BHP senior, Will Butcher, has found a unique passion outside of his studies in the program: rock climbing. The Plano native is now president of Texas Rock Climbing team on campus, which became a UT affiliated organization just two years ago. Learn more about how Will has managed to juggle four majors (BHP, Finance, Plan II and Spanish) and lead the team to a national victories.
Why did you choose UT, and why did you specifically choose BHP?
I always thought about going to UT, because there is a long tradition of UT graduates in my family, including my older brother, my dad and both of my dad’s parents. After I found out that I had been accepted into both BHP and Plan II, I knew that I wanted to go to UT, because I was aware of the great reputation of both programs. I do not think that I could have chosen a better place to go to school than UT as a student in both BHP and Plan II.
How long have you been rock climbing?
I have been climbing since I was nine years old. I got into climbing after I went to a summer camp at a climbing gym in Dallas called Exposure. The coach of the youth climbing team there invited me to join the team, and I begged my parents to let me on. I started competing with the team when I was 10 and have been climbing and competing ever since. Climbing has allowed me to travel around the country and around the world to compete, and I have had the honor to represent the U.S. in the Youth World Championships for climbing two times, first in Austria when I was 14, and again in Ecuador when I was 15. Before coming to UT, climbing on a team, training, and competing had been a huge part of my life for a long time, and I feel so fortunate to have been able to continue climbing and competing at UT. My freshman year at UT was the year the UT climbing team was established and the first year UT competed in the Collegiate Climbing Series, which was started in 2009 by John Myrick, who currently coaches the UT climbing team and has been coaching climbers in Austin for over a decade. UT currently has the largest climbing collegiate climbing team in the country and has had a very successful track record, winning all three consecutive National Championships it has competed in since the founding of the club team at UT.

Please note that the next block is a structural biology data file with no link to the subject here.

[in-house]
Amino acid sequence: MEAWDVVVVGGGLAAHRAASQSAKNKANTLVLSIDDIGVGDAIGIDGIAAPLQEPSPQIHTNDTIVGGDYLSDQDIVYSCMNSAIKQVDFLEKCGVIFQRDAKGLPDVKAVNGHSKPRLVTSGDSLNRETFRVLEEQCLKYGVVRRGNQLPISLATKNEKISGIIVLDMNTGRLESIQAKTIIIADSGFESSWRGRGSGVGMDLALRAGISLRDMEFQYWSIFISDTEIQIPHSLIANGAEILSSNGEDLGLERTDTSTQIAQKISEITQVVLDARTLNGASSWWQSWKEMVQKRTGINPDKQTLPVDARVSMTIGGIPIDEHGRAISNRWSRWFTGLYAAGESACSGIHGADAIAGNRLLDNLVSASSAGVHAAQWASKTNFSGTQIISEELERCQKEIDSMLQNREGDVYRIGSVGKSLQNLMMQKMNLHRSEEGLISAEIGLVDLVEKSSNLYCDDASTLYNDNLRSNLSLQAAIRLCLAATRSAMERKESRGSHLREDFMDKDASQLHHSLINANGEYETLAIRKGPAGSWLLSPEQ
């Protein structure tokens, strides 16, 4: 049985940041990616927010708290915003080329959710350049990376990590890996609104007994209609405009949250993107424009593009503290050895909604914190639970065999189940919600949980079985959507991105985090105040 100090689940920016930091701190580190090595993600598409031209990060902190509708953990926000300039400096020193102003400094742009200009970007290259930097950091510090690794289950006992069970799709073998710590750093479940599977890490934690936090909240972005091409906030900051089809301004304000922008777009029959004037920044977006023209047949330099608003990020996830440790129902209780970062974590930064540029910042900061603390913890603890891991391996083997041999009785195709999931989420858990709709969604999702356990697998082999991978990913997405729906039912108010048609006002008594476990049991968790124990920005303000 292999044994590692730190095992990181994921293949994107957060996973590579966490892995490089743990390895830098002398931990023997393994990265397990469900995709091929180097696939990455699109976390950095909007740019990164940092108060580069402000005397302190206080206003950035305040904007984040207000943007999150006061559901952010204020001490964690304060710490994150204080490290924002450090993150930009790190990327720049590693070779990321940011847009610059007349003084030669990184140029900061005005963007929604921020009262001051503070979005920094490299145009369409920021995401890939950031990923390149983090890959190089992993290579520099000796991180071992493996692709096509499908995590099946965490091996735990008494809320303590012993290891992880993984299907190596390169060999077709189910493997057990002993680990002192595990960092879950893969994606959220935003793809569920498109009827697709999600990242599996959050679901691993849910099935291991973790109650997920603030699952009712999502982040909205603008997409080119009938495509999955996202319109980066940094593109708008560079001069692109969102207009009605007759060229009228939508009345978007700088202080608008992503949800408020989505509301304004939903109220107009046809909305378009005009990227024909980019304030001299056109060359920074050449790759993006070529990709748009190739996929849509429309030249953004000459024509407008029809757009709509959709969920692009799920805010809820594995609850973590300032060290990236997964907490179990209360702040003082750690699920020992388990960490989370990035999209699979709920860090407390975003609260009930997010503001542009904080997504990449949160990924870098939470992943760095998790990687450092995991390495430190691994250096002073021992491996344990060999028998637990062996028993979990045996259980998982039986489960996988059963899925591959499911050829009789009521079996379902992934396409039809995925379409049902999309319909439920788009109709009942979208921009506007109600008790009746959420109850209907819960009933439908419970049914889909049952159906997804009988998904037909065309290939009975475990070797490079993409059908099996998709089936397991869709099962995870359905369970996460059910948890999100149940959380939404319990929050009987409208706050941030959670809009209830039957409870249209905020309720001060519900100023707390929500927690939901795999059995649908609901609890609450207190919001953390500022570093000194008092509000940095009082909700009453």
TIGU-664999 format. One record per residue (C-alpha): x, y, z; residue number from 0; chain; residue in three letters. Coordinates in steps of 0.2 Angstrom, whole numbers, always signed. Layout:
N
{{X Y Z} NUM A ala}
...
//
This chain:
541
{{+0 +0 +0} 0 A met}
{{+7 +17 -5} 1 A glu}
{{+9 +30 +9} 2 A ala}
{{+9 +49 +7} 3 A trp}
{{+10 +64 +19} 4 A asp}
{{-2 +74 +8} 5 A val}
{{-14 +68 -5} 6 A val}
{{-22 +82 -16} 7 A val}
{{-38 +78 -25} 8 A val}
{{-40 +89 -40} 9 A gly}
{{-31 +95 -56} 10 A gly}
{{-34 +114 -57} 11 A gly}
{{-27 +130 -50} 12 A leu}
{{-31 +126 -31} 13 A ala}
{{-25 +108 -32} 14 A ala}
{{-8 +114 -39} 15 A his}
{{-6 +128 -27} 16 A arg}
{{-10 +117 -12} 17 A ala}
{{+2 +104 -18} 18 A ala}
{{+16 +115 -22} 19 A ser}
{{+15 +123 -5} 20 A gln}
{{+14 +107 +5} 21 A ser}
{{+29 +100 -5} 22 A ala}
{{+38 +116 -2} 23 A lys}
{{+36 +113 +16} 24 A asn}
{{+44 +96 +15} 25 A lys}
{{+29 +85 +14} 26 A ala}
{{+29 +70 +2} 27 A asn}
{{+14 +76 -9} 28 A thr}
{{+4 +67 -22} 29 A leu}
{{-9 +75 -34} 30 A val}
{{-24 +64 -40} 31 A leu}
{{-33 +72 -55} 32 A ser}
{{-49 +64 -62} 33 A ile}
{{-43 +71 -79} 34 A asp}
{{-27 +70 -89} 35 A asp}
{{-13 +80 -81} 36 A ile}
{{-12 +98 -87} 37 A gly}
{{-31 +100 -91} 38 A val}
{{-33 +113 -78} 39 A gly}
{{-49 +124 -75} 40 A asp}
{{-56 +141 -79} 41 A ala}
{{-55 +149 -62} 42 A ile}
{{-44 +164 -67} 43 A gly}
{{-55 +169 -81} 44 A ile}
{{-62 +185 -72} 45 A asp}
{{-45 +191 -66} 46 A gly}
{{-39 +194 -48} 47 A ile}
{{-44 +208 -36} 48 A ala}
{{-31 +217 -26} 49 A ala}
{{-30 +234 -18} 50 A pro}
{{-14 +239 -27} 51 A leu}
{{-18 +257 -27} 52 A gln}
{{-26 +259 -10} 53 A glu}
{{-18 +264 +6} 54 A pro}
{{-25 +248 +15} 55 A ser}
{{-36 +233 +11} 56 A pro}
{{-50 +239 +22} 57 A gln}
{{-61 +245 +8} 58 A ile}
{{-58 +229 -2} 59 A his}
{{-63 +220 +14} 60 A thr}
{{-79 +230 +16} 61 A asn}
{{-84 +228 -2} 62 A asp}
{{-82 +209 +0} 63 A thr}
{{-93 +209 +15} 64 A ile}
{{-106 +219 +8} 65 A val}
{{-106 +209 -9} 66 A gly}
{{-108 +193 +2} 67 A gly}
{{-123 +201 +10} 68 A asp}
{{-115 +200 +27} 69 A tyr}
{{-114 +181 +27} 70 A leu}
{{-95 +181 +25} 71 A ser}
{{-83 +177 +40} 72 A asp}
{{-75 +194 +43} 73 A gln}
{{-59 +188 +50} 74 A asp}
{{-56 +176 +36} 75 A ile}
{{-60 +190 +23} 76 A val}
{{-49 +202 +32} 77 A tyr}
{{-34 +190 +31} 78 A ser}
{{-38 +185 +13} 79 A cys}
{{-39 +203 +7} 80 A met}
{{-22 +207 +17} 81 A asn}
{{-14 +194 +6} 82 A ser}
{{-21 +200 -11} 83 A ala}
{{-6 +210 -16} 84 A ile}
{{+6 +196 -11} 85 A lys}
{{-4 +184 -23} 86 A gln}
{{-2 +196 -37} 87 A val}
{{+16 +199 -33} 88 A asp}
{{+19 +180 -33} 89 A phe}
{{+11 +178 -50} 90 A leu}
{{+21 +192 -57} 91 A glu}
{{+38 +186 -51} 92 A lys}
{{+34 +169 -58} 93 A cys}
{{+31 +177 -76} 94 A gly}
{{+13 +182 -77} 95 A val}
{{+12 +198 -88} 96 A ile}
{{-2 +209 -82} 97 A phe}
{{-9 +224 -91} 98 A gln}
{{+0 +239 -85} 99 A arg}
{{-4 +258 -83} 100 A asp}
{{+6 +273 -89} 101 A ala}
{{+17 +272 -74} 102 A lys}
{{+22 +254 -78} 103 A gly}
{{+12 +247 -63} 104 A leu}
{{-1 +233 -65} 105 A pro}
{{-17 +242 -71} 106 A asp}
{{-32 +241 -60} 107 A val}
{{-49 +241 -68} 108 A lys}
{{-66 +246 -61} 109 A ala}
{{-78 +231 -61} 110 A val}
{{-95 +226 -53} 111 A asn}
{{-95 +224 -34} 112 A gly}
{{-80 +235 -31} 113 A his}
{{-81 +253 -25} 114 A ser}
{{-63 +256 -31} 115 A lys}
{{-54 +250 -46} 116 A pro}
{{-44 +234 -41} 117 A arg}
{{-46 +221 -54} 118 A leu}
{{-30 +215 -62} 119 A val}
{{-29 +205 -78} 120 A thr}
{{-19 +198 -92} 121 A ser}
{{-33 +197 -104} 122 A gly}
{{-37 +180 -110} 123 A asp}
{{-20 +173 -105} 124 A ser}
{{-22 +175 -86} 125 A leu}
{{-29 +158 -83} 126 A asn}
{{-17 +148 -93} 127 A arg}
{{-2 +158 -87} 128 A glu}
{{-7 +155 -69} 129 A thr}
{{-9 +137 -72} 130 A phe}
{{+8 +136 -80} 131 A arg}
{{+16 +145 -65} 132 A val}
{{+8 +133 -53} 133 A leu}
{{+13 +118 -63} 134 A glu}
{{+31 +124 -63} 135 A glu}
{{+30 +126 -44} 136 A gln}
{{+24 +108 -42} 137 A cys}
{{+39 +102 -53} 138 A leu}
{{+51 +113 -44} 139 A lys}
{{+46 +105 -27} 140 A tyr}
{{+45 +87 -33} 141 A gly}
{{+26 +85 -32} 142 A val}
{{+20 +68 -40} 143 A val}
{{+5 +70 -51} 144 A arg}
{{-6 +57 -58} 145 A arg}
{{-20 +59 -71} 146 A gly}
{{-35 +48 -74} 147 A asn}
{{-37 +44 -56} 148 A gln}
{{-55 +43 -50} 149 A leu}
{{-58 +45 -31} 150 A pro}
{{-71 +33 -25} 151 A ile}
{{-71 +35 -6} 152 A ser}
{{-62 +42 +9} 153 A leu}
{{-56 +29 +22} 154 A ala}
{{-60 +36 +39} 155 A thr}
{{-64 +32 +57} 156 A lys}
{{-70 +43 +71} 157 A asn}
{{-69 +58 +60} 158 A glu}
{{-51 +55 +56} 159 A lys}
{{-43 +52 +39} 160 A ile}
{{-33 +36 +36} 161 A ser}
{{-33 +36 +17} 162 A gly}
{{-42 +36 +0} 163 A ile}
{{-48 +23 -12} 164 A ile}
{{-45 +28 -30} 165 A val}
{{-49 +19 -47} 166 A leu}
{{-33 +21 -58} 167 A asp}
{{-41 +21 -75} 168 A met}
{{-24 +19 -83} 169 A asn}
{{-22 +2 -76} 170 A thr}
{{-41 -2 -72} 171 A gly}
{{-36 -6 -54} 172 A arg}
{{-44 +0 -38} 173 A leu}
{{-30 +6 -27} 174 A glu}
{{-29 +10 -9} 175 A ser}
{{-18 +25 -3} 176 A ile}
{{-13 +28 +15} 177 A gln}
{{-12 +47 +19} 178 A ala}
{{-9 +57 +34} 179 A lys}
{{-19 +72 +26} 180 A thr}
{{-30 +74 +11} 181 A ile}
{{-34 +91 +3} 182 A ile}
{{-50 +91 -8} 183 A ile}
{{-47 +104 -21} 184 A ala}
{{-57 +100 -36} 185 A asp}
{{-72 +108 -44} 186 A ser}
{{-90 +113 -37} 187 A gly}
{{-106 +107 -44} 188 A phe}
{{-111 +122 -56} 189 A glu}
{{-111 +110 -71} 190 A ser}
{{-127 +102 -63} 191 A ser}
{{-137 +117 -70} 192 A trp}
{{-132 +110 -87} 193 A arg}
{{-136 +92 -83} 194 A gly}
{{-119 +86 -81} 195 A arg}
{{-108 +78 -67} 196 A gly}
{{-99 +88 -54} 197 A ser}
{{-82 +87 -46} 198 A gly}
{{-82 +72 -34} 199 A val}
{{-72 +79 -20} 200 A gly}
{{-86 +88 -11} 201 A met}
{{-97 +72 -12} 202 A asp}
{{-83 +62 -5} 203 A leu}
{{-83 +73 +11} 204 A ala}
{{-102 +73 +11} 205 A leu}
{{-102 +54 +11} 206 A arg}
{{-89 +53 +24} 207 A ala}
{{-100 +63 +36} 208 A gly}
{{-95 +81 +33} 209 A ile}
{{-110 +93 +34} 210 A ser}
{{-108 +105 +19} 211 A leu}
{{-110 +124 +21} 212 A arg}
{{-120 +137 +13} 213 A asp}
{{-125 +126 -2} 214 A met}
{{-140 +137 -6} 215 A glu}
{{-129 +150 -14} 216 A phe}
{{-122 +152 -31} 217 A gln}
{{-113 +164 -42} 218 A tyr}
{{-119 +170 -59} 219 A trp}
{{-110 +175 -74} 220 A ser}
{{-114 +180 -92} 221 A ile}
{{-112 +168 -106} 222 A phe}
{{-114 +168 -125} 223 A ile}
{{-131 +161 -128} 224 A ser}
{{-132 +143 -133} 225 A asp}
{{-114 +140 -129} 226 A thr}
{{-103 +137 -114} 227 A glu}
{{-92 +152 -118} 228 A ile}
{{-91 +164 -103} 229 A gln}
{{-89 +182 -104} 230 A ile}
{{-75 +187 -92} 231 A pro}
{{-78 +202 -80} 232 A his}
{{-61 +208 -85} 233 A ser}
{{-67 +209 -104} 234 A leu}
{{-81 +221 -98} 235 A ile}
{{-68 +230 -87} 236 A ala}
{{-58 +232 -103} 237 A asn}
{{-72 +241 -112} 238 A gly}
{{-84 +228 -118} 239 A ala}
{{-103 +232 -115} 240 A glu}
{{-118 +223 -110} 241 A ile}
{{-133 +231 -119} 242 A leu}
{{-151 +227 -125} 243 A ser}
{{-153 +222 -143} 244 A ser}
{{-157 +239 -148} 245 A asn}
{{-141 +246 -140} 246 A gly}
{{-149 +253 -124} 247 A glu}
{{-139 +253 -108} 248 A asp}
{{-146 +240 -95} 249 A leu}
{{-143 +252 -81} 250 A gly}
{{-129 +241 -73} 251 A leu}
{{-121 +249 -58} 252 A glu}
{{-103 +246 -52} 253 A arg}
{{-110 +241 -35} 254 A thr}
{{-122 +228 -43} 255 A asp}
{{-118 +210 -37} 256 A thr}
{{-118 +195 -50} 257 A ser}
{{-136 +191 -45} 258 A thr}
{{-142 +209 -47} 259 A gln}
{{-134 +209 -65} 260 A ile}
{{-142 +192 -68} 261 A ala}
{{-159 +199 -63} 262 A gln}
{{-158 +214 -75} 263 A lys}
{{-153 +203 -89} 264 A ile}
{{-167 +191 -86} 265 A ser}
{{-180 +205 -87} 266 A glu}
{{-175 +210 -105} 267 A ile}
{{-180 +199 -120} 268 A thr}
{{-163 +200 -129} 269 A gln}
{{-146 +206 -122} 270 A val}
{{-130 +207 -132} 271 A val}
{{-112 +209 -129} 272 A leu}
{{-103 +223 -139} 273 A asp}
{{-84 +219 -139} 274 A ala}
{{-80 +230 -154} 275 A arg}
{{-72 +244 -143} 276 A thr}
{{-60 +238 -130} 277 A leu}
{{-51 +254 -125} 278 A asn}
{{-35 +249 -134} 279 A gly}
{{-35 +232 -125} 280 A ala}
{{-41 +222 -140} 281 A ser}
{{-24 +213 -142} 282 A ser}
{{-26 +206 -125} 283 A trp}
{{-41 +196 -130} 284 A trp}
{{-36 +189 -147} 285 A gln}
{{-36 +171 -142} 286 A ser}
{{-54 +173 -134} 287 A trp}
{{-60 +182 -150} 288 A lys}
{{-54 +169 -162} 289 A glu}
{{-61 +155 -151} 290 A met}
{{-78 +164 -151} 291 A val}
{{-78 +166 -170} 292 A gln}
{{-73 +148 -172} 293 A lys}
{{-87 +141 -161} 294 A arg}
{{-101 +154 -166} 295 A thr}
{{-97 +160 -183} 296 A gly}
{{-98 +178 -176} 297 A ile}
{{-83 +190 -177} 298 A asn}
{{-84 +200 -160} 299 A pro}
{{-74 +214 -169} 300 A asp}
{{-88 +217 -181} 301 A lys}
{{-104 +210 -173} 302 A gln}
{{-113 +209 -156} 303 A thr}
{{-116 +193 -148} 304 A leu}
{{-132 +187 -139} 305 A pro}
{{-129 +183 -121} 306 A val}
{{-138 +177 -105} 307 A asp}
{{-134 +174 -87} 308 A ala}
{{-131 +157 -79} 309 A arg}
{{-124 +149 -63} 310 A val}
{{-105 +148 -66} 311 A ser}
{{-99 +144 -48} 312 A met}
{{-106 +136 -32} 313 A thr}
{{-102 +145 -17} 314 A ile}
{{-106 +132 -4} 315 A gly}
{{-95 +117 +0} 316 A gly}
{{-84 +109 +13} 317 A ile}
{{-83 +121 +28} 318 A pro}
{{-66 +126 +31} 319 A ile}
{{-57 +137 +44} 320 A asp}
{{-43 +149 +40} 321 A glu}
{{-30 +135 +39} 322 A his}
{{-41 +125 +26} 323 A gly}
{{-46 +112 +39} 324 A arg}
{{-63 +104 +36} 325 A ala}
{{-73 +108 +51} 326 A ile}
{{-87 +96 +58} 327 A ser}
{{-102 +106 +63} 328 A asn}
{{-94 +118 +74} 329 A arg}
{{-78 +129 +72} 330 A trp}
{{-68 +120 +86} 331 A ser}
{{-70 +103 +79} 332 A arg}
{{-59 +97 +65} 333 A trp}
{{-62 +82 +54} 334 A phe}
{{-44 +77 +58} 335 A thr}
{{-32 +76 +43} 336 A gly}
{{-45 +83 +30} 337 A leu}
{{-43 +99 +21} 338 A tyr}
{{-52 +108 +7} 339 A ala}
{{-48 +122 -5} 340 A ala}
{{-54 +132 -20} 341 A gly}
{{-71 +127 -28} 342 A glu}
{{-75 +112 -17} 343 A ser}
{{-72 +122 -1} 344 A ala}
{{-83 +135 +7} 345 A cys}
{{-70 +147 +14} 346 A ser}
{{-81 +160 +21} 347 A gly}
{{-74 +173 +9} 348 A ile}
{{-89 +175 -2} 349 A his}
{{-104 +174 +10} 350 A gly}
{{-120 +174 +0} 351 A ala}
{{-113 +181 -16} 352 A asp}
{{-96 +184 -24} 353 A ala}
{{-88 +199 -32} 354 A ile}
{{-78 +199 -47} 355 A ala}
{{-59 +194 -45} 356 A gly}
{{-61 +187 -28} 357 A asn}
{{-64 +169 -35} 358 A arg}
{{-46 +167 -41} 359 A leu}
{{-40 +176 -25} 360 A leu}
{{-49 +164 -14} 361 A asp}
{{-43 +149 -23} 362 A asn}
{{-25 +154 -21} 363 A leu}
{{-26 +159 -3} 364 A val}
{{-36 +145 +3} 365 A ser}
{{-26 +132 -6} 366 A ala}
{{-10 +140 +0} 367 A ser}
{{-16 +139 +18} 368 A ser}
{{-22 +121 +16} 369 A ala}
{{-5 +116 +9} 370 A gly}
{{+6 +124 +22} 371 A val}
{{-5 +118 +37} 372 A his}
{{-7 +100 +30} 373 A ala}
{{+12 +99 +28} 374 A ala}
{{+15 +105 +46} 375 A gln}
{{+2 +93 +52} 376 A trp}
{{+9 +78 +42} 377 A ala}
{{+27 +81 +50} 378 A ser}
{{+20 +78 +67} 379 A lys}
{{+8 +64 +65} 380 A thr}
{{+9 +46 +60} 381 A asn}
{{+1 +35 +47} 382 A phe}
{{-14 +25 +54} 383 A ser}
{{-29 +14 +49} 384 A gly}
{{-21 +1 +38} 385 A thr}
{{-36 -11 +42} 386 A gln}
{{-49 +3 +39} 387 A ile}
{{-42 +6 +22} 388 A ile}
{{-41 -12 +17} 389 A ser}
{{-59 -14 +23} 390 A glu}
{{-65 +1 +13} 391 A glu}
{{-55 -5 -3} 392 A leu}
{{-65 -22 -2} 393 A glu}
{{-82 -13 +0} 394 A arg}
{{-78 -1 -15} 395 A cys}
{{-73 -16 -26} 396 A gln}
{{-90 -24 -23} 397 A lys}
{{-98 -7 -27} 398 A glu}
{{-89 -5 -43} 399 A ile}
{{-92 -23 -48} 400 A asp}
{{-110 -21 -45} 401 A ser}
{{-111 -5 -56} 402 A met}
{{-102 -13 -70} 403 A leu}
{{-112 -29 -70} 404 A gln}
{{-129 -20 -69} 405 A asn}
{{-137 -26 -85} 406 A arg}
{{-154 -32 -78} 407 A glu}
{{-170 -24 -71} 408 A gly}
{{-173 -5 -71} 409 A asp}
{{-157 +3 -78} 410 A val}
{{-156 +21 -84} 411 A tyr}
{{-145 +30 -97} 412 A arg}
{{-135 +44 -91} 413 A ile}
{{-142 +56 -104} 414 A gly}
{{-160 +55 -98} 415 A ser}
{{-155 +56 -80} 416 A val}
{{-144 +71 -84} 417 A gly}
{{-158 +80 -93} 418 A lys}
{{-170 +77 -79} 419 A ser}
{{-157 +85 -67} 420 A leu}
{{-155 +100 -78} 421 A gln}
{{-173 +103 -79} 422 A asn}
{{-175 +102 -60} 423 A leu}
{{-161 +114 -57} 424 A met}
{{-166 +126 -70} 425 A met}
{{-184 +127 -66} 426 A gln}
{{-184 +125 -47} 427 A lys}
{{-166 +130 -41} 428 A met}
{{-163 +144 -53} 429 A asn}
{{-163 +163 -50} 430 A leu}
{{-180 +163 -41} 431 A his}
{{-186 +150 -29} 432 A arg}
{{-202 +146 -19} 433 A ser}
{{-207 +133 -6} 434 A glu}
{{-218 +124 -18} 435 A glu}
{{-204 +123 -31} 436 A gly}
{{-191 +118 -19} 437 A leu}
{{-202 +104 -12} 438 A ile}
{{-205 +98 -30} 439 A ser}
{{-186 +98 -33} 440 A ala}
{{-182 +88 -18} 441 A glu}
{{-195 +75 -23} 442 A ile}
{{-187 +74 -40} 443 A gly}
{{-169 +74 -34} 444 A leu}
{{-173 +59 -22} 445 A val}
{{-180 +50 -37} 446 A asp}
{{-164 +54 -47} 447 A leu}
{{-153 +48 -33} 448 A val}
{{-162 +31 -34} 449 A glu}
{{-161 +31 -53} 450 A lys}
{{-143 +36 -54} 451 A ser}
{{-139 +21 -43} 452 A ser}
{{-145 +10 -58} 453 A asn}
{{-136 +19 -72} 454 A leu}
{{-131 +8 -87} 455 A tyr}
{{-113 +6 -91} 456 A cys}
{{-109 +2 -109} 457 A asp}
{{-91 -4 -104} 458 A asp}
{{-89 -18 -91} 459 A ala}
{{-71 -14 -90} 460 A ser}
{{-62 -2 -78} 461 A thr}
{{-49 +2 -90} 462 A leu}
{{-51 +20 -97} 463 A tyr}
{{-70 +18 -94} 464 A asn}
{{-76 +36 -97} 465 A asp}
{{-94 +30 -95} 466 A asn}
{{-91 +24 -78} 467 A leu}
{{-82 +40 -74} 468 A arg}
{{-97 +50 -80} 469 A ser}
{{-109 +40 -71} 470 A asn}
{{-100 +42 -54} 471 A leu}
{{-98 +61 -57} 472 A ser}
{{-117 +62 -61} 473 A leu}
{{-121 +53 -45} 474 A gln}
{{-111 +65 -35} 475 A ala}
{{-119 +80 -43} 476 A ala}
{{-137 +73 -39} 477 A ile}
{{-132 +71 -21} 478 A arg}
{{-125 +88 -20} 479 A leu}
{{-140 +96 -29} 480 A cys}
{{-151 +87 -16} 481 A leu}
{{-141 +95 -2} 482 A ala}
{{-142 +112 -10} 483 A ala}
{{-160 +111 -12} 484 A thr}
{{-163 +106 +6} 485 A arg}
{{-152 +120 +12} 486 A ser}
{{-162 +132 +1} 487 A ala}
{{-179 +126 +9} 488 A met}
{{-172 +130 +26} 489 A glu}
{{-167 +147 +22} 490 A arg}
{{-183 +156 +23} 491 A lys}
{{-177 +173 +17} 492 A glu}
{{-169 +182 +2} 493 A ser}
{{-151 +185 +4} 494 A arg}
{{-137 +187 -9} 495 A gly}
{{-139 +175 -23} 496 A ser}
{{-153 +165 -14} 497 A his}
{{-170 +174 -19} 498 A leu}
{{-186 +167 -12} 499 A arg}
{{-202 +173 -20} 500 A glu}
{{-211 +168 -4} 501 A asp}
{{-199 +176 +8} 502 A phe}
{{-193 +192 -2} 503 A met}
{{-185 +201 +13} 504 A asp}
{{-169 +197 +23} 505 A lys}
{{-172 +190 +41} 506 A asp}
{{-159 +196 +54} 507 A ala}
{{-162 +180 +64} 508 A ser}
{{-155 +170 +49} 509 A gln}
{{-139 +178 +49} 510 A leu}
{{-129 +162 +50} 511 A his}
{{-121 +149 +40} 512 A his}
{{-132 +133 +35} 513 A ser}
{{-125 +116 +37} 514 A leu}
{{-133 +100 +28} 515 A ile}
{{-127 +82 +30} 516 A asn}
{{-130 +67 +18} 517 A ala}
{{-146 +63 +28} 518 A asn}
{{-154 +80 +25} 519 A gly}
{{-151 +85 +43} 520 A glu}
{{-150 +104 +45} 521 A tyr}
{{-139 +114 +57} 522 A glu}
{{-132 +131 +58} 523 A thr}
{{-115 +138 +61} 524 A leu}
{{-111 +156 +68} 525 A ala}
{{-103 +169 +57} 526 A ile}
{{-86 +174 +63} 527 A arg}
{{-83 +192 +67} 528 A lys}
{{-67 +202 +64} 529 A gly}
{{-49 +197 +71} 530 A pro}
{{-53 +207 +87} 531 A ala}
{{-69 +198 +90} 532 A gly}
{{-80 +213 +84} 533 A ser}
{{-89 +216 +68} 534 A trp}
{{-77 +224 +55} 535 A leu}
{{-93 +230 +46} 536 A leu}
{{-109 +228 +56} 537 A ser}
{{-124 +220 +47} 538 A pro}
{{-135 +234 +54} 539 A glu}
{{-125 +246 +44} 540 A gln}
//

What is your role within Texas Rock Climbing?
I took over as president of Texas Rock Climbing my sophomore year, becoming the second president of the club, which had just become an official sport club at UT the preceding fall. I was president of the club for two years before handing the reins over to my successor this past spring. As president, I led a group of eight other officers who helped manage the club of 50 active members. We hold practices four days each week at the Austin Rock Gym and at the Gregory Gym climbing wall. Practices involve climbing, strength training and running. As a club we volunteer for local youth climbing competitions and participate in trail-building projects at climbing areas around Austin, like Reimers Ranch and Enchanted Rock. We also host two competitions each year, and our spring competition is a Collegiate Climbing Series competition that counts toward the regional score for CCS competitors and teams.
Texas Rock Climbing took first place at the National Collegiate Climbing Series in 2012, 2013 and 2014. How did it feel to have the UT tower lit in honor of the team’s accomplishments?